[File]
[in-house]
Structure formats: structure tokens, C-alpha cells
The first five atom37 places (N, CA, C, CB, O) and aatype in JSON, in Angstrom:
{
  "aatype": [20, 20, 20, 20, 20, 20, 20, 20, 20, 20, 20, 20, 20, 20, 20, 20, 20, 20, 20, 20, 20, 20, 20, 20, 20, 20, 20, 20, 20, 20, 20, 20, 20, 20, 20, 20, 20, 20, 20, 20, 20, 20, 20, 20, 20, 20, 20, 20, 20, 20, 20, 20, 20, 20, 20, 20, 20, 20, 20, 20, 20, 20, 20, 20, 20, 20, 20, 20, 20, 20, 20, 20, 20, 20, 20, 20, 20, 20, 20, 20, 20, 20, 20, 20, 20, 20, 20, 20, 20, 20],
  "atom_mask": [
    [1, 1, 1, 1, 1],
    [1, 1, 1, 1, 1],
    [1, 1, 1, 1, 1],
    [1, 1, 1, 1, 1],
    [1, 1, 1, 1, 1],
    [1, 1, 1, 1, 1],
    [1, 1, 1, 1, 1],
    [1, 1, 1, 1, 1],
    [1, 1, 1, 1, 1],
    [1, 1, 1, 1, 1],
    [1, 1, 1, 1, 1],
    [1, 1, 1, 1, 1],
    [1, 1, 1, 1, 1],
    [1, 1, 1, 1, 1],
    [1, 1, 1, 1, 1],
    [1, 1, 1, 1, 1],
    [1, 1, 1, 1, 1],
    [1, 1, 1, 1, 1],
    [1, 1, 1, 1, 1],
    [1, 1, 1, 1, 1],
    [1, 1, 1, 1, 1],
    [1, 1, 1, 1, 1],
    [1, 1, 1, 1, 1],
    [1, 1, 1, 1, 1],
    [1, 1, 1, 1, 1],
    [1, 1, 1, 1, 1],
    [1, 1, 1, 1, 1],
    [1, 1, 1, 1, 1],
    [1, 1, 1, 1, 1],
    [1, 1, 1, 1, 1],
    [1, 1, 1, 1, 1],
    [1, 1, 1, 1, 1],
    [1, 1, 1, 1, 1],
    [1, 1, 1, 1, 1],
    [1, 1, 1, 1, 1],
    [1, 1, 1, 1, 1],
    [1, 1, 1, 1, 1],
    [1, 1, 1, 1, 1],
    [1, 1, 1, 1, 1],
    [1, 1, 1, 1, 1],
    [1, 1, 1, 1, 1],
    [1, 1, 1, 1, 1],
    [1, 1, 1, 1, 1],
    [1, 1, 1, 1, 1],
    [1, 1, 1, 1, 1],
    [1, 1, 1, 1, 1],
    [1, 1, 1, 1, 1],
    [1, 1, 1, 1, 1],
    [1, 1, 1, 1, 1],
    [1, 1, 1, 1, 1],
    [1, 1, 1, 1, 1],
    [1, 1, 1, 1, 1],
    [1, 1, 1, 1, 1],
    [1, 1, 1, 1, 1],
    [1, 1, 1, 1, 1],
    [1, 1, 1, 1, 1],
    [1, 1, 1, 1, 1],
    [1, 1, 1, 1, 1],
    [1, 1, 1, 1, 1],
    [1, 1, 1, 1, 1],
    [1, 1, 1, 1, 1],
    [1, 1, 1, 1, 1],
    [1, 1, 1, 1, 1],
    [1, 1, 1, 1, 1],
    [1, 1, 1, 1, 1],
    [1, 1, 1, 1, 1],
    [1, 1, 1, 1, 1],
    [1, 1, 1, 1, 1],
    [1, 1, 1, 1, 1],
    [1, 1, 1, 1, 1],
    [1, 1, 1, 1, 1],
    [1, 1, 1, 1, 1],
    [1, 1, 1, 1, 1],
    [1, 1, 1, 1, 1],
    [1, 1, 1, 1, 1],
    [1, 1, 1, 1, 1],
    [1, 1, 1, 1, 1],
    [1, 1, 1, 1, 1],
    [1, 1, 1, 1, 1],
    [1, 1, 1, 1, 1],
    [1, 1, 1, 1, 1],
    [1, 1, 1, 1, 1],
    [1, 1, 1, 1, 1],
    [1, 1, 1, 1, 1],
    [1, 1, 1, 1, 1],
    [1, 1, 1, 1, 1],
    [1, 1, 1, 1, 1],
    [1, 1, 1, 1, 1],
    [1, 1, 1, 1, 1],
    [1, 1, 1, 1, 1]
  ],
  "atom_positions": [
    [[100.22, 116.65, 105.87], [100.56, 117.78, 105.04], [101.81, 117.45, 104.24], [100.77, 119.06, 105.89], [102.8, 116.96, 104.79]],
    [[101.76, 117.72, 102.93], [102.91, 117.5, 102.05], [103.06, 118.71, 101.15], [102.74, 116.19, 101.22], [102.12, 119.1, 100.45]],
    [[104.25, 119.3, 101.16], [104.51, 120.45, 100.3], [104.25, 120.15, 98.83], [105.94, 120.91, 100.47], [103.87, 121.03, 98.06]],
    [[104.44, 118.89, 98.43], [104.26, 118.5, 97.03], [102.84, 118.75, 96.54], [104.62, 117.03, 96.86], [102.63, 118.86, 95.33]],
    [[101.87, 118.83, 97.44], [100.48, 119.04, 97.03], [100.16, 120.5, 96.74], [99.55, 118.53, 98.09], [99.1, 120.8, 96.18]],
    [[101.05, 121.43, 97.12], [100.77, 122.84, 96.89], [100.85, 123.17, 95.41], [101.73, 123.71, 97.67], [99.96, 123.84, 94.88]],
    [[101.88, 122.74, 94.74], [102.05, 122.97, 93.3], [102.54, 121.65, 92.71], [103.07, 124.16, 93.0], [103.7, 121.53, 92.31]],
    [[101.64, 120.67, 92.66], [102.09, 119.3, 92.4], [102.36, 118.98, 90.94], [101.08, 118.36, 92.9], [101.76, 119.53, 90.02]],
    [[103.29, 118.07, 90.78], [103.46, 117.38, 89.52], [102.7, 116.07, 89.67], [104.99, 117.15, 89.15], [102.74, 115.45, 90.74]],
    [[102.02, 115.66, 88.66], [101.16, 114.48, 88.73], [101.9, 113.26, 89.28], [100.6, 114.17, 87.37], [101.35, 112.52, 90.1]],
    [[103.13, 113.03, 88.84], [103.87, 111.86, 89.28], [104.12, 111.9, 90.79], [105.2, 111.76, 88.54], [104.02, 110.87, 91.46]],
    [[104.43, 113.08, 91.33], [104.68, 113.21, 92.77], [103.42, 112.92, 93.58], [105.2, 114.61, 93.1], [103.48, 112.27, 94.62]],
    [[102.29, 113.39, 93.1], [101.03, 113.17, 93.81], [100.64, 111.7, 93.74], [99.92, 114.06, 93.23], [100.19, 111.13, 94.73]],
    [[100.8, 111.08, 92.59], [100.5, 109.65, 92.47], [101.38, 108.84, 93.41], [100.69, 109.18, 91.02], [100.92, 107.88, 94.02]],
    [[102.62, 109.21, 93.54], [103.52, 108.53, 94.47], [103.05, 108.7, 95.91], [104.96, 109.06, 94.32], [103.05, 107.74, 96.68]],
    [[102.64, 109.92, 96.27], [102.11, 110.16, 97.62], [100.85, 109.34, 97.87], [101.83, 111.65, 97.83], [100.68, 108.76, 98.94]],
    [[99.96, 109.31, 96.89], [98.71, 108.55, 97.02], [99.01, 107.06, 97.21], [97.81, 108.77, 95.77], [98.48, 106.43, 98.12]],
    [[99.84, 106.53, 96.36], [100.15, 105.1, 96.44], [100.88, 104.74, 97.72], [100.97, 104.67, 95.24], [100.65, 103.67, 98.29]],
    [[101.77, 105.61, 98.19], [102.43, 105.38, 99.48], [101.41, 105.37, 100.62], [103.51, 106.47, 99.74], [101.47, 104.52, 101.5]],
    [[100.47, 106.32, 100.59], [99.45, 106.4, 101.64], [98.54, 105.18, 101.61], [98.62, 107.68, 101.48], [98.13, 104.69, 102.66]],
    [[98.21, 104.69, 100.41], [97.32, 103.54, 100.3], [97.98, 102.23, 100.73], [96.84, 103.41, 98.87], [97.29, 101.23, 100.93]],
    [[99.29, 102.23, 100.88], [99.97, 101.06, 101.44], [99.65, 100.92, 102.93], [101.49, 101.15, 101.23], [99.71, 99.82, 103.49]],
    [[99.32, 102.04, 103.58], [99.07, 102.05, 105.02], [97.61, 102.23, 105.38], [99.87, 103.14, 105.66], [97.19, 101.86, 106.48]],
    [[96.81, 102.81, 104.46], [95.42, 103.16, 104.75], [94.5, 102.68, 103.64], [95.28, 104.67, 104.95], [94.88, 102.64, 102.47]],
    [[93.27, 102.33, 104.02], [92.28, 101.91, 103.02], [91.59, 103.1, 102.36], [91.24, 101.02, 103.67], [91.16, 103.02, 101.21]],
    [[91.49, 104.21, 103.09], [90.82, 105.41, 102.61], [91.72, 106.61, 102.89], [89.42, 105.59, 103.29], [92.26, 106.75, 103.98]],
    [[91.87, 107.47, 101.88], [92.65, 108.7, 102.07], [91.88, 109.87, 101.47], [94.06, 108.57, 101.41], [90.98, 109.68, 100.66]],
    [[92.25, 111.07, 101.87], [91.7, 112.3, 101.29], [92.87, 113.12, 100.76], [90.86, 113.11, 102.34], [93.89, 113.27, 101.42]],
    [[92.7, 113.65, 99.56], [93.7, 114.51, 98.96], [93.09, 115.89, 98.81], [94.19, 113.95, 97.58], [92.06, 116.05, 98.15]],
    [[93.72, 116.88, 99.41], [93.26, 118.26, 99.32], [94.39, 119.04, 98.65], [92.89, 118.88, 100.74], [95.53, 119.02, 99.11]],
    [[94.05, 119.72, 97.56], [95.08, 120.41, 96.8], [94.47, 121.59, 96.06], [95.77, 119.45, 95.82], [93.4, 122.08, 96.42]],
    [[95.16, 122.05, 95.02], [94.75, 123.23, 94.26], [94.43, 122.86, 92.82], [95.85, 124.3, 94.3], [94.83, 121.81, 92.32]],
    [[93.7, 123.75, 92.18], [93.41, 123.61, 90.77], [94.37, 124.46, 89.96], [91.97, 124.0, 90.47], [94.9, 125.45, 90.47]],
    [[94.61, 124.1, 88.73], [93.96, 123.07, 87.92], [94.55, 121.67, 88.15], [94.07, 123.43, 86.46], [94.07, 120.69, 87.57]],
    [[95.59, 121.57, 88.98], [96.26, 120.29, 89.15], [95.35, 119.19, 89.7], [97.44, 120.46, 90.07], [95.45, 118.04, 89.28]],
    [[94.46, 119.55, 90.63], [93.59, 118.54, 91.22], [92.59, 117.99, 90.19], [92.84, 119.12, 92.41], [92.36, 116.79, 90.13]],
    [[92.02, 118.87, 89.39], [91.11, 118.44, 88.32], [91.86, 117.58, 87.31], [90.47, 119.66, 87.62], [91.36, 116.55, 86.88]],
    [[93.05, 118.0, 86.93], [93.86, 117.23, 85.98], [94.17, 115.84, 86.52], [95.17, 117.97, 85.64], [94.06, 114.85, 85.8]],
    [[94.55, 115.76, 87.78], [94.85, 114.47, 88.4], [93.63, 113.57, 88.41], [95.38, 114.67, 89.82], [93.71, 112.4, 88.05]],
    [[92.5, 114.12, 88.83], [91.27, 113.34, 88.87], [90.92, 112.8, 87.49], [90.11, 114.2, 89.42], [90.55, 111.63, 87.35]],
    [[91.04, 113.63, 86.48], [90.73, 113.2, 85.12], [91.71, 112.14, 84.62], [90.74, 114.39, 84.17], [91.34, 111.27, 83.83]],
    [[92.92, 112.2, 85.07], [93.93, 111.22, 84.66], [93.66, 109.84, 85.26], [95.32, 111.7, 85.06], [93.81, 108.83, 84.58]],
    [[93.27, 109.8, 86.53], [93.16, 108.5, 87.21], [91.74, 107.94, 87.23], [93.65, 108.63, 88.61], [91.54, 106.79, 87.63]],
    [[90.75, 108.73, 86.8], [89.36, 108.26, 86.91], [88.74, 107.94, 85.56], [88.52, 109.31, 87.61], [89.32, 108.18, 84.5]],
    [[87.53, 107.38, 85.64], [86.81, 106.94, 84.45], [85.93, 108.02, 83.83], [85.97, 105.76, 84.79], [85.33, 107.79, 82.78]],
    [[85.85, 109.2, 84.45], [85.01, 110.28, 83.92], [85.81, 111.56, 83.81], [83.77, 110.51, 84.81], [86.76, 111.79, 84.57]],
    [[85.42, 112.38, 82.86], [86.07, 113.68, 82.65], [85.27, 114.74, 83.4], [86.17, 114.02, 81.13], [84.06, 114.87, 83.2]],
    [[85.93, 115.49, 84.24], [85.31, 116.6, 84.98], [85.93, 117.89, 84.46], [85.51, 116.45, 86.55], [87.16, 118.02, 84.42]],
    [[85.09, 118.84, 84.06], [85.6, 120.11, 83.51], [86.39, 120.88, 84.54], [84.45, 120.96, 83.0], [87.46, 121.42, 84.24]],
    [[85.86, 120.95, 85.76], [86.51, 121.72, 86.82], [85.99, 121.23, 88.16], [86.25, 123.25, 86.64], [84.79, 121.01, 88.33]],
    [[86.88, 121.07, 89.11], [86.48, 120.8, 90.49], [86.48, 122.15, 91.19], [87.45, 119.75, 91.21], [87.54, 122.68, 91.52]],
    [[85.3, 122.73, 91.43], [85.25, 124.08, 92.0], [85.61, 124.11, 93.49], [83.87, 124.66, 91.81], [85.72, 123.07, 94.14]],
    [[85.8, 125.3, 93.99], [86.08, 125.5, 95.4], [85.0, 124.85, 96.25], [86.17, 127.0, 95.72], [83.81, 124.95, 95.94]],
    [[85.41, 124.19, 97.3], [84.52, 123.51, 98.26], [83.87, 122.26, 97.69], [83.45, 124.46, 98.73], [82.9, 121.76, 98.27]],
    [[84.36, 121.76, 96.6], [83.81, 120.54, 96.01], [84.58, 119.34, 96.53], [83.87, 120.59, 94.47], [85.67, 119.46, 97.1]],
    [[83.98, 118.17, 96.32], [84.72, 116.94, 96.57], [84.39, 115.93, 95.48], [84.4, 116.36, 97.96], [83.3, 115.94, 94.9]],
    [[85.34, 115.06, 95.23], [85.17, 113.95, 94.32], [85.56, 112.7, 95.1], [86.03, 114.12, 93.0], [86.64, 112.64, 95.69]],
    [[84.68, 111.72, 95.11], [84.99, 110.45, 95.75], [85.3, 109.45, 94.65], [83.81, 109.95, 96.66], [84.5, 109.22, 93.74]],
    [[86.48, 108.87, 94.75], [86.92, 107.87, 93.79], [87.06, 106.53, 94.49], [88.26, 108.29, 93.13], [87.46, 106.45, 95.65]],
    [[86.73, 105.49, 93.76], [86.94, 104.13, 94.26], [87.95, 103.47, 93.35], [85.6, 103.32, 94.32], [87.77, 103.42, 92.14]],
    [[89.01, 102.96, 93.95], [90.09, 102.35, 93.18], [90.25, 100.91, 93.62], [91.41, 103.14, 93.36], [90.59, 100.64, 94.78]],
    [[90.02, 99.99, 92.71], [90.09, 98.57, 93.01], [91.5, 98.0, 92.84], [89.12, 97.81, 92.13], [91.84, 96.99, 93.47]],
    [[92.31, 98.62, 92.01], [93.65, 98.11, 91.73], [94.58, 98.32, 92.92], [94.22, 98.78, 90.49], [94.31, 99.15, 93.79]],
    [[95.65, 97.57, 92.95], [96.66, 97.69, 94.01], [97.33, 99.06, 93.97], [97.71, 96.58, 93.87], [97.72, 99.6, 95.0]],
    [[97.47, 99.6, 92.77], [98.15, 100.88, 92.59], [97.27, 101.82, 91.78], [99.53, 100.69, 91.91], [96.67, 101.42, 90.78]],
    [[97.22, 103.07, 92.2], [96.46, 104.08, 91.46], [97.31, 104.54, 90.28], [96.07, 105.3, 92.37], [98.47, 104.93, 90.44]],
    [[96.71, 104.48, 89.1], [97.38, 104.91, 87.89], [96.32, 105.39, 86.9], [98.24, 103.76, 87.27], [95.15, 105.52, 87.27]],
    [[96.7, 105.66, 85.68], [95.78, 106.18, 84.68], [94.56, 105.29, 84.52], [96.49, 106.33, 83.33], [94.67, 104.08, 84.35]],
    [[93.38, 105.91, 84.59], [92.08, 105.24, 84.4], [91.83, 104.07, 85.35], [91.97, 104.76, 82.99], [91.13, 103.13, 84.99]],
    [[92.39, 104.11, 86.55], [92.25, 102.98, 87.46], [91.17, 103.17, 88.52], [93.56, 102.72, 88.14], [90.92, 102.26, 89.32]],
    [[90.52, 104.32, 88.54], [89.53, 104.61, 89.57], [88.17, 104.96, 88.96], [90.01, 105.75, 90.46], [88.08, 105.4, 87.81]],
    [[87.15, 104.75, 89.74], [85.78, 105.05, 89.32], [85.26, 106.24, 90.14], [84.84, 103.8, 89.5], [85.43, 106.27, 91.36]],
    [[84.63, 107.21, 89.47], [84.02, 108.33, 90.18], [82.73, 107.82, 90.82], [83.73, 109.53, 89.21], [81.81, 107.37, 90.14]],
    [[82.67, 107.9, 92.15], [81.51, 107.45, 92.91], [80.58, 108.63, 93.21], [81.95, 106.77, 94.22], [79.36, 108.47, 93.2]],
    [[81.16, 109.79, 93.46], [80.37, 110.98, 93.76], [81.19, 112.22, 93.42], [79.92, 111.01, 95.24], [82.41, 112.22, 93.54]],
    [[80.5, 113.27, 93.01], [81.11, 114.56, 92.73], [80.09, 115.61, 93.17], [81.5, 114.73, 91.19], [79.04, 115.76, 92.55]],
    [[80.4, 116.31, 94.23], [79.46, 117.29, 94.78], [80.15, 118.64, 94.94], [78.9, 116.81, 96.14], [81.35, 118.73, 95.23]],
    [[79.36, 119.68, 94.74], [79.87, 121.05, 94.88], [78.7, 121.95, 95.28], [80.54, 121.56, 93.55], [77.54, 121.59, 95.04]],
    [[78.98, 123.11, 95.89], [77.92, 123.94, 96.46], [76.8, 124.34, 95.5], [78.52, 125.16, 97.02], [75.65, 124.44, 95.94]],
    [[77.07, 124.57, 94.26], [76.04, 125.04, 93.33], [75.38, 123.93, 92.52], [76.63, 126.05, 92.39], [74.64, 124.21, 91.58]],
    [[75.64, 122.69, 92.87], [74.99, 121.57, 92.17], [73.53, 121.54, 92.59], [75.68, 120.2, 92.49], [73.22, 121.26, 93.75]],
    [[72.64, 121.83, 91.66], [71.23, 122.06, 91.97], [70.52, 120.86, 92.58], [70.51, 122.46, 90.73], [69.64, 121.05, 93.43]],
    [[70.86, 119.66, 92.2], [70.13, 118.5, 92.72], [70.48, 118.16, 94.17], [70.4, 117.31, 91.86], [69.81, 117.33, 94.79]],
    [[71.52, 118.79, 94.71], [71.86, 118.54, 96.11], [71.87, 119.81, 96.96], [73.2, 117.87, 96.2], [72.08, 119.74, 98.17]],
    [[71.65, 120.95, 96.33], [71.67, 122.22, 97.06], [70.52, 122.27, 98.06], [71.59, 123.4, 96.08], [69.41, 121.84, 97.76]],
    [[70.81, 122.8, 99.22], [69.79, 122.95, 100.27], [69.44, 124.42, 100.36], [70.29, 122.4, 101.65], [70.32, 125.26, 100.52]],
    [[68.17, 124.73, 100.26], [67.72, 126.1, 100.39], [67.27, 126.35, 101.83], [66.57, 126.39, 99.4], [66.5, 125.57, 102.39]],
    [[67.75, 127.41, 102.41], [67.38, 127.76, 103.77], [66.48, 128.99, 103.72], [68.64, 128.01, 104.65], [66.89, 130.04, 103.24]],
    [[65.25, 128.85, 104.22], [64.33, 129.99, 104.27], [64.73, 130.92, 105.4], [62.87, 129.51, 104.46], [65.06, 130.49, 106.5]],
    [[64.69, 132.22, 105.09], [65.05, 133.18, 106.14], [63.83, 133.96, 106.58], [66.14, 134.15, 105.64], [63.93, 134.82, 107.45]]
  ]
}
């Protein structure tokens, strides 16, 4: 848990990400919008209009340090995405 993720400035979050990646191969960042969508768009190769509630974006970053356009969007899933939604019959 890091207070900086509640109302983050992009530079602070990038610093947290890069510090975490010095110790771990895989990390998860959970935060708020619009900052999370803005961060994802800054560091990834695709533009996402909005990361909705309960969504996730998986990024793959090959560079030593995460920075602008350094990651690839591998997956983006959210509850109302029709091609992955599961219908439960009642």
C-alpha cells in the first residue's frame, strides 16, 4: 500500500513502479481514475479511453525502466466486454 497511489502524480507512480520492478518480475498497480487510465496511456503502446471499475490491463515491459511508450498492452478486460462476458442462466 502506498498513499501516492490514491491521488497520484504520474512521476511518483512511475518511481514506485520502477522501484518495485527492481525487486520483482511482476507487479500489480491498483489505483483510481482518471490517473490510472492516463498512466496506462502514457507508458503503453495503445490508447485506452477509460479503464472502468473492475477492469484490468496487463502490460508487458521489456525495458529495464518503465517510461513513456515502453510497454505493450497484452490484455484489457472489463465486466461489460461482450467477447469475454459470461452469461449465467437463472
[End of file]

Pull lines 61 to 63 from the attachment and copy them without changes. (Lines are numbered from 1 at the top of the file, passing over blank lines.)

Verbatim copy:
    [1, 1, 1, 1, 1],
    [1, 1, 1, 1, 1],
    [1, 1, 1, 1, 1],